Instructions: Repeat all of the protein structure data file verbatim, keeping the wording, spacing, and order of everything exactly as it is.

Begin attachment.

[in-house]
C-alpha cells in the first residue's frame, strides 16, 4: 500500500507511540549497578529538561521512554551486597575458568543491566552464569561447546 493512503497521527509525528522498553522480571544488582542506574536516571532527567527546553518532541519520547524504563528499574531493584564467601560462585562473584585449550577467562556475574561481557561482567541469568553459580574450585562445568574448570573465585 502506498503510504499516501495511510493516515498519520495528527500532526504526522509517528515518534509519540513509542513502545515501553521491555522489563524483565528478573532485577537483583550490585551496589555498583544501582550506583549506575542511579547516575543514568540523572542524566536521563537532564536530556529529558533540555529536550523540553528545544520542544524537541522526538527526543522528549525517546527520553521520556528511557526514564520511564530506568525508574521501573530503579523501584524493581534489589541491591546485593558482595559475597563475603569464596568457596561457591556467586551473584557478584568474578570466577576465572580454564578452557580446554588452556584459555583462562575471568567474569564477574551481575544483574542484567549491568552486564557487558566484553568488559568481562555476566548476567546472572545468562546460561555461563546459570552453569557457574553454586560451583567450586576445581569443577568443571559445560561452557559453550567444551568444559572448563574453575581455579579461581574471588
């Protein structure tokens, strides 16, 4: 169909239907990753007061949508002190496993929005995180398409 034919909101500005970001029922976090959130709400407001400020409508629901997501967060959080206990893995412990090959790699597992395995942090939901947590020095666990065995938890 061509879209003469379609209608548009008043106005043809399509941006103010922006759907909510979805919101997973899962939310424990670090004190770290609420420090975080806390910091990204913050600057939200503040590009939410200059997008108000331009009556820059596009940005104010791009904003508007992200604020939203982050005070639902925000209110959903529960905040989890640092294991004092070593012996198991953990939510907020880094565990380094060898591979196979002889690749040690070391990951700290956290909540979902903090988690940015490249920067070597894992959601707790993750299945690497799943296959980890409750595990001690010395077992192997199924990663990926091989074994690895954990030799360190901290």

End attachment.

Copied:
[in-house]
C-alpha cells in the first residue's frame, strides 16, 4: 500500500507511540549497578529538561521512554551486597575458568543491566552464569561447546 493512503497521527509525528522498553522480571544488582542506574536516571532527567527546553518532541519520547524504563528499574531493584564467601560462585562473584585449550577467562556475574561481557561482567541469568553459580574450585562445568574448570573465585 502506498503510504499516501495511510493516515498519520495528527500532526504526522509517528515518534509519540513509542513502545515501553521491555522489563524483565528478573532485577537483583550490585551496589555498583544501582550506583549506575542511579547516575543514568540523572542524566536521563537532564536530556529529558533540555529536550523540553528545544520542544524537541522526538527526543522528549525517546527520553521520556528511557526514564520511564530506568525508574521501573530503579523501584524493581534489589541491591546485593558482595559475597563475603569464596568457596561457591556467586551473584557478584568474578570466577576465572580454564578452557580446554588452556584459555583462562575471568567474569564477574551481575544483574542484567549491568552486564557487558566484553568488559568481562555476566548476567546472572545468562546460561555461563546459570552453569557457574553454586560451583567450586576445581569443577568443571559445560561452557559453550567444551568444559572448563574453575581455579579461581574471588
């Protein structure tokens, strides 16, 4: 169909239907990753007061949508002190496993929005995180398409 034919909101500005970001029922976090959130709400407001400020409508629901997501967060959080206990893995412990090959790699597992395995942090939901947590020095666990065995938890 061509879209003469379609209608548009008043106005043809399509941006103010922006759907909510979805919101997973899962939310424990670090004190770290609420420090975080806390910091990204913050600057939200503040590009939410200059997008108000331009009556820059596009940005104010791009904003508007992200604020939203982050005070639902925000209110959903529960905040989890640092294991004092070593012996198991953990939510907020880094565990380094060898591979196979002889690749040690070391990951700290956290909540979902903090988690940015490249920067070597894992959601707790993750299945690497799943296959980890409750595990001690010395077992192997199924990663990926091989074994690895954990030799360190901290």